Learning and Teaching

Center for the Scholarly Advancement of Learning and Teaching (CSALT)

Technology Innovations for Learning and Teaching (TILT)

Contact Information

Asao Inoue, Ph.D.
Special Assistant to the Provost for Writing Across the Curriculum

Location: Harold H. Haak Center, Library 1110

Phone: 559-278-2214
Email: ainoue@csufresno.edu

Mailing Address:

WAC Program
5200 N. Barton, ML 54
California State University, Fresno
Fresno, CA 93740


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University Guidelines and Expectations

The following are Fresno State’s guidelines for using writing in GE and W courses. These are minimum guidelines, and they are the starting point by which courses are reviewed. They do not, however, express pedagogical best practices. The guidelines simply give a minimum requirement for faculty to reference when designing the writing component in their courses.

GE Courses

The General Catalogue offers the following basic guidelines for writing in GE courses, which can also be found in the online General Catalogue:

The university's General Education Program requires that almost all courses in the program have substantial iterative writing assignments.

All Foundation courses except those in Quantitative Methods (B4) and all Breadth courses will require iterative writing assignments totaling at least 1,000 words.

All upper-division courses (IB, IC, ID, and MI) will require iterative writing assignments totaling at least 2,000 words.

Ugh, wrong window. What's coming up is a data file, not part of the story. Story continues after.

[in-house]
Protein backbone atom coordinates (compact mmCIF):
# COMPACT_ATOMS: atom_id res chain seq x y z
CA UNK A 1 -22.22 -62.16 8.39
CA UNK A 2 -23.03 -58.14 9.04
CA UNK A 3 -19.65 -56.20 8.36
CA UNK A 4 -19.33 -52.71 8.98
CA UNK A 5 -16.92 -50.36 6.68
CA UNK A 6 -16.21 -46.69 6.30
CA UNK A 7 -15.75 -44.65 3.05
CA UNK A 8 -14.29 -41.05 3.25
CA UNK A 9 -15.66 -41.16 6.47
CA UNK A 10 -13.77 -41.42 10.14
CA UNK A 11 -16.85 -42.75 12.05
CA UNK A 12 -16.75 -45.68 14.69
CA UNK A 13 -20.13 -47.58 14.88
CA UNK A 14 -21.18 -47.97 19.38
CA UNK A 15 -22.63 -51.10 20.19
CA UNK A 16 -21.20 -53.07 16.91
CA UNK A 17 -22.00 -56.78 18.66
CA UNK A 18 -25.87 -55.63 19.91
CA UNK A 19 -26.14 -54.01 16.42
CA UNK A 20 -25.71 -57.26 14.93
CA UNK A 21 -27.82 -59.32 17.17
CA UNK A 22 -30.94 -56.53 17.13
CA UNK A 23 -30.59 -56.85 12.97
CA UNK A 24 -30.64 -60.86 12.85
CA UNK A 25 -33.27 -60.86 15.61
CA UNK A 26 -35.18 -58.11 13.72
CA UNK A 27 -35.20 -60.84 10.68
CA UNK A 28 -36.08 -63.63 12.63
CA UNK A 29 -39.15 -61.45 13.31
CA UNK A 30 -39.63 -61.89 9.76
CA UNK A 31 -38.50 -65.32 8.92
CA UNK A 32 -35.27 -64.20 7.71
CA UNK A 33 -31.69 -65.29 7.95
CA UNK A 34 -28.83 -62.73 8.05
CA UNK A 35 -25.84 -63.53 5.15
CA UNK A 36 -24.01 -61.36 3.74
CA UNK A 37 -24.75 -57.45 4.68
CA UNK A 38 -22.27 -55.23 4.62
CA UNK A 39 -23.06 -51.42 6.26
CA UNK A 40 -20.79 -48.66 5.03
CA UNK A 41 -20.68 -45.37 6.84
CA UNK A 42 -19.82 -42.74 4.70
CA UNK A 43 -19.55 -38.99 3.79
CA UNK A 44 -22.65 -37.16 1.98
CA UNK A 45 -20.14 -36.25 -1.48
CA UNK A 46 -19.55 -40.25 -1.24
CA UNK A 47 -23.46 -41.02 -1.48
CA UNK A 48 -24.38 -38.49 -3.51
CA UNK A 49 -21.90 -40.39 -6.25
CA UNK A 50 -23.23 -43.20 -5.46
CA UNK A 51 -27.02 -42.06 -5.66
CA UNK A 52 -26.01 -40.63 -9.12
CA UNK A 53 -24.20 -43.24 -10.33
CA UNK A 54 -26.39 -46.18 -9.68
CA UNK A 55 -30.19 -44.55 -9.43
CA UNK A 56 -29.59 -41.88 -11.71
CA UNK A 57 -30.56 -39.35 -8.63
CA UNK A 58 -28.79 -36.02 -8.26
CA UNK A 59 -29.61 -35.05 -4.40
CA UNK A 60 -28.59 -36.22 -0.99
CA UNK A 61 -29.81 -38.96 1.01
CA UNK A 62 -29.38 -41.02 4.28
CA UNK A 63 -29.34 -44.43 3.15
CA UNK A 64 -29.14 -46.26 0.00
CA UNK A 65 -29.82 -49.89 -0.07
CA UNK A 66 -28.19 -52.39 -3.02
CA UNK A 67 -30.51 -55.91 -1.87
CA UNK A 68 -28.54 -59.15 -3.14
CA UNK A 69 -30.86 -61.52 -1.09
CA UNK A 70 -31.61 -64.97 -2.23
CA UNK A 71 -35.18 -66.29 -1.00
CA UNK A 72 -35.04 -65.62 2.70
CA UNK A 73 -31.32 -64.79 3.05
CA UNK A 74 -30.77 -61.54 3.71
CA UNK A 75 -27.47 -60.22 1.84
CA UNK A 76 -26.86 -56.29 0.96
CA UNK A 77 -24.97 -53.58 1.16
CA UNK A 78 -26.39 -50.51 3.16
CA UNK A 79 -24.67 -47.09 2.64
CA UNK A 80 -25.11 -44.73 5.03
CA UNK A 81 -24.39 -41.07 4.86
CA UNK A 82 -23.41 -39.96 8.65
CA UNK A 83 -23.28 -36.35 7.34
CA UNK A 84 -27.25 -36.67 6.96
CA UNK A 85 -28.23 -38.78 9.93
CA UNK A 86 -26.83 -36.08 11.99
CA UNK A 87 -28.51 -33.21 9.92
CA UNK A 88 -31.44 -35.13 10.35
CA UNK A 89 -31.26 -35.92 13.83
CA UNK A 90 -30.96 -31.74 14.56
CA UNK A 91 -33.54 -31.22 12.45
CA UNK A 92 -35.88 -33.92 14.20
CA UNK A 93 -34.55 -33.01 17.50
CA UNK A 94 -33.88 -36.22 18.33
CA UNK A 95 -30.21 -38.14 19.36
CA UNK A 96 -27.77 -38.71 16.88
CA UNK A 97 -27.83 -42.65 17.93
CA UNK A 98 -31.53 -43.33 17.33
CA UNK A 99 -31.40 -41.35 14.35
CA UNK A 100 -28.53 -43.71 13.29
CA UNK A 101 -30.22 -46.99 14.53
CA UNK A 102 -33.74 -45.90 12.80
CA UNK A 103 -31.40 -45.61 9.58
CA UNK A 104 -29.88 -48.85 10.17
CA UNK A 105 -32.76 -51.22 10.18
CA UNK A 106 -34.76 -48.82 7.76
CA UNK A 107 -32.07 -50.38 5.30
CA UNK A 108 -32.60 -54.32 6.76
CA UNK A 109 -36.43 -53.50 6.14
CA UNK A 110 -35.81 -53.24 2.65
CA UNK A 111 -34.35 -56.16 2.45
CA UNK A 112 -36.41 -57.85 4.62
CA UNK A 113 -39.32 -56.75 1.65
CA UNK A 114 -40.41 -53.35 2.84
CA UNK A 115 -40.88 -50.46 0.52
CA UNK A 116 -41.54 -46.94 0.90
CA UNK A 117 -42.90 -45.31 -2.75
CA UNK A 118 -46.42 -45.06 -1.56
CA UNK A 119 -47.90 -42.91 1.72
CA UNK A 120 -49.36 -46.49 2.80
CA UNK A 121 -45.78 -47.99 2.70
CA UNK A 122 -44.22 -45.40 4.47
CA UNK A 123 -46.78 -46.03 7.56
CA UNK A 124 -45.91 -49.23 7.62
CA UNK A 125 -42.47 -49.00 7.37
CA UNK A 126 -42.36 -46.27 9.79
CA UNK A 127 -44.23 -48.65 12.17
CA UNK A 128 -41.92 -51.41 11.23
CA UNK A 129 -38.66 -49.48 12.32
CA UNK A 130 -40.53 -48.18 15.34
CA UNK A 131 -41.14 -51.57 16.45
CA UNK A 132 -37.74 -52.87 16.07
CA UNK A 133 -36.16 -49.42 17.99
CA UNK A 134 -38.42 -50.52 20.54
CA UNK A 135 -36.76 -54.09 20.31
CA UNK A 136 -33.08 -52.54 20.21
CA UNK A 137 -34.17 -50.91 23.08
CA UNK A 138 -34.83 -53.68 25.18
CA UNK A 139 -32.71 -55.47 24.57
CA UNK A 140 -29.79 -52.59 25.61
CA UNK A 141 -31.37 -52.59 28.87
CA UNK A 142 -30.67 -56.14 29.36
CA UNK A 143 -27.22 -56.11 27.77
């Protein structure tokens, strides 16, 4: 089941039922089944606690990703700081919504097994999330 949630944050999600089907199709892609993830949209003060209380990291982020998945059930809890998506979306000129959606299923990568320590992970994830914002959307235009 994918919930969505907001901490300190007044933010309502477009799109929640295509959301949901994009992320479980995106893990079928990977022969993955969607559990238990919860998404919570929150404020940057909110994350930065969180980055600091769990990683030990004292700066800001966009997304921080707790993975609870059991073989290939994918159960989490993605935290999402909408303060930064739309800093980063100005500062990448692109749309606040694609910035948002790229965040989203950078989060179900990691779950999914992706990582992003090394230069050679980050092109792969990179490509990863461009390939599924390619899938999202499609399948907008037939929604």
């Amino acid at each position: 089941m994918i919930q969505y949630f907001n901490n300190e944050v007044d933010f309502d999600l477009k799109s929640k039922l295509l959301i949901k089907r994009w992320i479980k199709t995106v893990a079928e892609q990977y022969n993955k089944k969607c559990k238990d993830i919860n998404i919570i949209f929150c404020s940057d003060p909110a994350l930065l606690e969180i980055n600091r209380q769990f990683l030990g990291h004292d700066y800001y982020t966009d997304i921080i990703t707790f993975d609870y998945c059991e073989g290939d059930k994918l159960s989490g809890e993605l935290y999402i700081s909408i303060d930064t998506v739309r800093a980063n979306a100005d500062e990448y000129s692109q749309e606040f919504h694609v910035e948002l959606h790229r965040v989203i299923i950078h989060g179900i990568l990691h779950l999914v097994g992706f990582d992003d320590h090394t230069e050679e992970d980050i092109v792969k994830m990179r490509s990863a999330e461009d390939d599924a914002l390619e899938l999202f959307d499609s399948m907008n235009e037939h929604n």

A list of Foundation, Breadth, Integration, and Multicultural/International courses can also be found on the online General Catalogue.

W Courses

The Academic Policy Manual offers the following guidelines for W courses:

  1. The W course should be grounded in writing pedagogy. Subject area content (i.e. Anthropology and Interpretation, or Business and Ethics) provides a framework for the class so students and instructors can engage in academic conversations as a means of performing academic literacy.
  2. Students will write a minimum of 5000 words total in at least 5 different writing tasks. A minimum of two assignments will require multiple drafts in which the student participates in writing workshops.
  3. The W course will require one writing textbook or equivalent that features strategies for researching, planning, organizing, drafting, revising, and editing (e.g. The Penguin Handbook, by Lester Faigley: Pearson/Longman, ISBN 0 536 45587 2). The text should support student understanding of writing as a process of decision-making, with particular attention to genre conventions specific to the subject area.
  4. Faculty will provide multiple forms of feedback to students about their writing. Research in writing indicates rubrics, teacher revision demonstrations, and student-teacher conferences are among the most successful methods of feedback. Student writing will be returned in a timely manner.
  5. The instructor’s criteria for evaluating student writing will be explicitly articulated. Assessment in the writing course should focus on both substance and form, validating students’ use of substantive elements like coherence, argument, explanation, analysis, interpretation, complexity of thought, and effective use of information as well as conventions of grammar and usage.
  6. A grade of “C” or better is required to earn W course credit.
  7. Students must complete the lower division writing requirement before they enroll in a W course. Additionally, students should complete at least 56 units prior to enrolling in a W course.
  8. Following C4 guidelines, enrollment in each W course will be limited to 25 students per section.